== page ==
Investors constantly monitor the state of the economy to gauge the health of business in the United States. One measure of economic “efficiency” can be viewed by looking at Capacity Utilization rates. These rates basically illustrate how much a company can produce before it needs to invest in new equipment to expand. Therefore, if utilization rates are low, companies have plenty of machines available to meet demand. As rates go higher, companies have to build new factories or buy new equipment to meet growing demand.
As we have mentioned, the Federal Reserve is closely watching wage data for signs of inflation. In the chart below, we see a positive relationship between capacity utilization and wages over time. However, in the current recovery, we have not seen wages increase as utilization has bounced back. We do not think this discrepancy can last for several reasons.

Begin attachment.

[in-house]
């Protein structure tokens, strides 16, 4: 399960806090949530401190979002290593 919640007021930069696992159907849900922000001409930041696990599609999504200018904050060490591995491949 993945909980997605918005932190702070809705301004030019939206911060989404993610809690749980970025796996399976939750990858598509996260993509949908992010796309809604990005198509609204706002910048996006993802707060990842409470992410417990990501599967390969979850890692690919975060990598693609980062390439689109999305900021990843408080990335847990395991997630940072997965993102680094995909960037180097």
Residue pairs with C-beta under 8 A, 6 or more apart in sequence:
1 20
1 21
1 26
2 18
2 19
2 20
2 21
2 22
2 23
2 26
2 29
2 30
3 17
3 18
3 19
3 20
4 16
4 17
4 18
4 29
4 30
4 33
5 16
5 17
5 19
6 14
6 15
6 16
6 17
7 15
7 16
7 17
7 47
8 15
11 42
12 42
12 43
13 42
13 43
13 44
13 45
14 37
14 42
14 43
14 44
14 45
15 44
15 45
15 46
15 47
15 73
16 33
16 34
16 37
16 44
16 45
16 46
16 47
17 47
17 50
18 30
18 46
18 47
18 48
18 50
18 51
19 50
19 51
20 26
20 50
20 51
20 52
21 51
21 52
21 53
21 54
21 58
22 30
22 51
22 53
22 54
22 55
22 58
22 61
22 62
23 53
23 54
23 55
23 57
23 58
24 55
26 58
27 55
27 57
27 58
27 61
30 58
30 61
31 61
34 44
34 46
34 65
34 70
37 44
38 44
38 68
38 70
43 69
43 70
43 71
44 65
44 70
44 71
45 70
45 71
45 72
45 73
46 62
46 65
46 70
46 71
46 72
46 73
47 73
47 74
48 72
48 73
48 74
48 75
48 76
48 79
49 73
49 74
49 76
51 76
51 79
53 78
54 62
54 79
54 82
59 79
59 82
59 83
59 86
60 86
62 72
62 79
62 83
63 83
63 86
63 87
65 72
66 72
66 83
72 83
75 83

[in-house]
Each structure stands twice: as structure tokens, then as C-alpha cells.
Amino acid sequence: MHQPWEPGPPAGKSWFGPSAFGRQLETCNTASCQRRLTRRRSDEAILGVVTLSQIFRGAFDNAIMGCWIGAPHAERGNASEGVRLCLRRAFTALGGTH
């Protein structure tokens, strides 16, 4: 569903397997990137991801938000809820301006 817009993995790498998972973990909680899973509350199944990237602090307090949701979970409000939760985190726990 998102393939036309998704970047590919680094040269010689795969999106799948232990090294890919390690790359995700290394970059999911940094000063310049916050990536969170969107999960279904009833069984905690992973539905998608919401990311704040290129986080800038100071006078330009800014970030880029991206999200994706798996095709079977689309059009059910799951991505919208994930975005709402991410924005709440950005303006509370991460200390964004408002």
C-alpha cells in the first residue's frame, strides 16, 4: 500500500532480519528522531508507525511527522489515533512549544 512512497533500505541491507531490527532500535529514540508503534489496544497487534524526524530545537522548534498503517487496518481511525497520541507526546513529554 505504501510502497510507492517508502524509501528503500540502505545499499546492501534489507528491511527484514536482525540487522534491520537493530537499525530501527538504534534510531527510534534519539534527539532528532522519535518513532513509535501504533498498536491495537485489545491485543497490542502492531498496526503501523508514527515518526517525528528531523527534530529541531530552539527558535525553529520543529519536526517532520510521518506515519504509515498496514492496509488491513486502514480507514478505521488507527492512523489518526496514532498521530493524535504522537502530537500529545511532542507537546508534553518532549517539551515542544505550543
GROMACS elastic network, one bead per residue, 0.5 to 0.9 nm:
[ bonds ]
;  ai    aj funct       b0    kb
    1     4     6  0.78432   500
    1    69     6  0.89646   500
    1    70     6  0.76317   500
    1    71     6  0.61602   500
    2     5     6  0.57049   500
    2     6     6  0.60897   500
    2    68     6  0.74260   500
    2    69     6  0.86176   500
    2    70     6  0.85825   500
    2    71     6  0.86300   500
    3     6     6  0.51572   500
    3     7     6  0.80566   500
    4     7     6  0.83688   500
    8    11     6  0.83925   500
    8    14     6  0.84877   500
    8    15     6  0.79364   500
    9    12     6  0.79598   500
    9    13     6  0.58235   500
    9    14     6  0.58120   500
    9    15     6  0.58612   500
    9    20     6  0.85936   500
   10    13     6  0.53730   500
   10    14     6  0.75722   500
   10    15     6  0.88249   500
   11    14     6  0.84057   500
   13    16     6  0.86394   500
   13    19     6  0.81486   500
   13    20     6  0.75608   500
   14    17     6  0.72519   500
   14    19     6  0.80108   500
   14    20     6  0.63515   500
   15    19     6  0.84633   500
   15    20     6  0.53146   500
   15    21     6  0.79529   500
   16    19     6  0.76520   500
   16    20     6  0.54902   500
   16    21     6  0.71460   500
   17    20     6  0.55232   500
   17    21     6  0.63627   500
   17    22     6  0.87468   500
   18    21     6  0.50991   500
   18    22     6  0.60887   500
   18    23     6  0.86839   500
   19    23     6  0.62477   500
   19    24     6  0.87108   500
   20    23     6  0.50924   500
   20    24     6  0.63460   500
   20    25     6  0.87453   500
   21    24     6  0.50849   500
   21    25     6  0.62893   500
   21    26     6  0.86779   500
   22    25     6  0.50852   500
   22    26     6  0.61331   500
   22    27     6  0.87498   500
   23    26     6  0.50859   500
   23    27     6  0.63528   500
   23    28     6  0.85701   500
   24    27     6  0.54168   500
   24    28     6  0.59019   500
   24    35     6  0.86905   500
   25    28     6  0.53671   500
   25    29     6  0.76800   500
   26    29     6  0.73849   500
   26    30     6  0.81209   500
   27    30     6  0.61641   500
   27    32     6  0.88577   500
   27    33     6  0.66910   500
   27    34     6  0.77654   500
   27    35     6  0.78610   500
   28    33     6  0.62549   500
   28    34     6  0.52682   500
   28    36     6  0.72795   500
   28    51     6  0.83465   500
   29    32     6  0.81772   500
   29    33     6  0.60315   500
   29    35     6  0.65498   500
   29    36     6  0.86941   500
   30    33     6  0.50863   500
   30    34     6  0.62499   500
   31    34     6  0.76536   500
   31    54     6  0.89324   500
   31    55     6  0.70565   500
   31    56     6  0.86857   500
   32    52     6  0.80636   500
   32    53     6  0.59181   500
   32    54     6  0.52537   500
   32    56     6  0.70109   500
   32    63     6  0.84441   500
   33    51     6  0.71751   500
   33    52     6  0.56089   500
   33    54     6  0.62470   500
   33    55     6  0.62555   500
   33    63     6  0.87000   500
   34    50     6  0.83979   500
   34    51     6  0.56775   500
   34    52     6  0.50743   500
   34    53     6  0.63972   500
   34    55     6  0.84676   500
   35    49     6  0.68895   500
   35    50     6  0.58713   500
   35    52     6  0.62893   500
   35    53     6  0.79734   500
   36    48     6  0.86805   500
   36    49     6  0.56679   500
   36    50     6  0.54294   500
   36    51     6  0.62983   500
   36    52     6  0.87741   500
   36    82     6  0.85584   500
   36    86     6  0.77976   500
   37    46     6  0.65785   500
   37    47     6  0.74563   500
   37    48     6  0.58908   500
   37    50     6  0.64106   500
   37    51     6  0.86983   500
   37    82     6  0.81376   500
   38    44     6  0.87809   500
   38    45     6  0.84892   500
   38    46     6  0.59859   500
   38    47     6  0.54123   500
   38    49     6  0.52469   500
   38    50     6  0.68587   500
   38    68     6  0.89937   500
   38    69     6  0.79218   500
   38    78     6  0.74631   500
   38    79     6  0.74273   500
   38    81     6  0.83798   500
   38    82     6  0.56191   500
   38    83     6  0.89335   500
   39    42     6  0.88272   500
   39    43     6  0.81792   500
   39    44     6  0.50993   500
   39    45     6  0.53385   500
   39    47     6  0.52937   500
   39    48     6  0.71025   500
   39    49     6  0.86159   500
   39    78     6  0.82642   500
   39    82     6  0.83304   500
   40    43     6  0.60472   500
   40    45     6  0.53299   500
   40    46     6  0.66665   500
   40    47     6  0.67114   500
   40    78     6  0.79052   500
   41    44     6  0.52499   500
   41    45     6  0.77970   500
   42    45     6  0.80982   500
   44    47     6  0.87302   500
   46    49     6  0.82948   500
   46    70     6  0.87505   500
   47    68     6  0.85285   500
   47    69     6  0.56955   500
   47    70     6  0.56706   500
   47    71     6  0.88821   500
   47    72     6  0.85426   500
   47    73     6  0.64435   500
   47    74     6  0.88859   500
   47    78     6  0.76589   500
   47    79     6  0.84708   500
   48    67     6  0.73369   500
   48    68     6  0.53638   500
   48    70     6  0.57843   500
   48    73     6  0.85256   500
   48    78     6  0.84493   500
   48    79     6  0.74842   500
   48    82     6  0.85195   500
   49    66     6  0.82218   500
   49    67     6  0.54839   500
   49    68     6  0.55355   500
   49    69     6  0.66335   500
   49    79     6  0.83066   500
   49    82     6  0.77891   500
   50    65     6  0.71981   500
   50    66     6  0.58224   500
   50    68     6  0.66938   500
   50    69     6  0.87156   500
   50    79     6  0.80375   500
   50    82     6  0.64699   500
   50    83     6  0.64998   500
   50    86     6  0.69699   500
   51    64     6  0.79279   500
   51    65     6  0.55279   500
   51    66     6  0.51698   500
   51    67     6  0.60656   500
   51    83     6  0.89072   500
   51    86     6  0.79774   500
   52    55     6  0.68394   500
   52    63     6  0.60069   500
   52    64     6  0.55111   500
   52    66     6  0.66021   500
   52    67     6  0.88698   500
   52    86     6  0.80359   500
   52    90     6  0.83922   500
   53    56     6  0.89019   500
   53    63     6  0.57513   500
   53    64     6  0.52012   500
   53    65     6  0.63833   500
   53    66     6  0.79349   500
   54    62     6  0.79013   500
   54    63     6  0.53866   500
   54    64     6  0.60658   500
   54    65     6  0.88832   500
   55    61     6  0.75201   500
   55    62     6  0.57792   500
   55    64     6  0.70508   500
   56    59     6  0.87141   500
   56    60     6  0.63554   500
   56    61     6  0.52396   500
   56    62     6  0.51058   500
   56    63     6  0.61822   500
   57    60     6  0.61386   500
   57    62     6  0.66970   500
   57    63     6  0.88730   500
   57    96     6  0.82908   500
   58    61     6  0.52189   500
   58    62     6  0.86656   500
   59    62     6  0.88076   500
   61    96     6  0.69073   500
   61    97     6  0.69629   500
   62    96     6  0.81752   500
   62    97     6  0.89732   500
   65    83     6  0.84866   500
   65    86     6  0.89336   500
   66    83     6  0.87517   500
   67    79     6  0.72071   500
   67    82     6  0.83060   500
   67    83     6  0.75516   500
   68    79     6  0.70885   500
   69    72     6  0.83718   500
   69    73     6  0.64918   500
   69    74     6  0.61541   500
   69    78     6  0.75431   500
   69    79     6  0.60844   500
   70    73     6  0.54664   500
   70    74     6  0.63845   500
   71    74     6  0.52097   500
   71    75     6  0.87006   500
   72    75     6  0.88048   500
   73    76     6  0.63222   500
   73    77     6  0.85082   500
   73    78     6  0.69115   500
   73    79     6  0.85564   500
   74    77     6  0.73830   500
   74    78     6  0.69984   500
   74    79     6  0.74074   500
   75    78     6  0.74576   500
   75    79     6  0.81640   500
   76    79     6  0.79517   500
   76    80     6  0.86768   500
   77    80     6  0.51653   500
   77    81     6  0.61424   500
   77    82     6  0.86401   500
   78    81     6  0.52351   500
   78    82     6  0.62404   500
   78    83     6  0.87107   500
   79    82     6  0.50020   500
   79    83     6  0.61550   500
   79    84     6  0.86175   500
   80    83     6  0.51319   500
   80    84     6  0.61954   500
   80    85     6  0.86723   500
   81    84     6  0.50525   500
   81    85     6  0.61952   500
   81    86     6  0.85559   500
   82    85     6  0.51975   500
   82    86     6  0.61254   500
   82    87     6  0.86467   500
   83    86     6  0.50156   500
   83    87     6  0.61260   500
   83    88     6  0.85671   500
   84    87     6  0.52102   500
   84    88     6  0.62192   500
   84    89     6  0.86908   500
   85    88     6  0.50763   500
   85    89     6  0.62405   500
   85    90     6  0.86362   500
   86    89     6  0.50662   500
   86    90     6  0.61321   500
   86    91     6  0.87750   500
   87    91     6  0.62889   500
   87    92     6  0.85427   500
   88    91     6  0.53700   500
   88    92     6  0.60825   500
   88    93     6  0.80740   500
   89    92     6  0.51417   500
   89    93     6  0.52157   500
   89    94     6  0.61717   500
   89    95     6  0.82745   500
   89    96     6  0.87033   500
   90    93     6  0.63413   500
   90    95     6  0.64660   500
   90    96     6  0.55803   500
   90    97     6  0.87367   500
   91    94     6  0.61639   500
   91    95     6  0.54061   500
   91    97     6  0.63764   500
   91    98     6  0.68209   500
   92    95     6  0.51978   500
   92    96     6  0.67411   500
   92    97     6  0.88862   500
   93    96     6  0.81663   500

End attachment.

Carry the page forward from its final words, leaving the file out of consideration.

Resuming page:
First, capacity utilization can only increase so much before firms are forced to add facilities, equipment, and new workers to meet demand. With rates now above longer term averages, we feel pressure will mount and companies will begin the expansion process. Secondly, with the decline in oil prices and the appreciation of the U.S. dollar, U.S. consumers have more disposable income for spending. Lastly, the unemployment rate has fallen below 6% bringing our workforce closer to “full employment”. As the unemployed pool of workers fall, wages are likely to increase as companies compete with one another for skilled talent.
Another observation in the chart below is the rate of change in wage increases. History shows that once increases begin, they can spike rather significantly in a short amount of time. Such rapid changes could explain why the Fed is watching wage inflation so closely.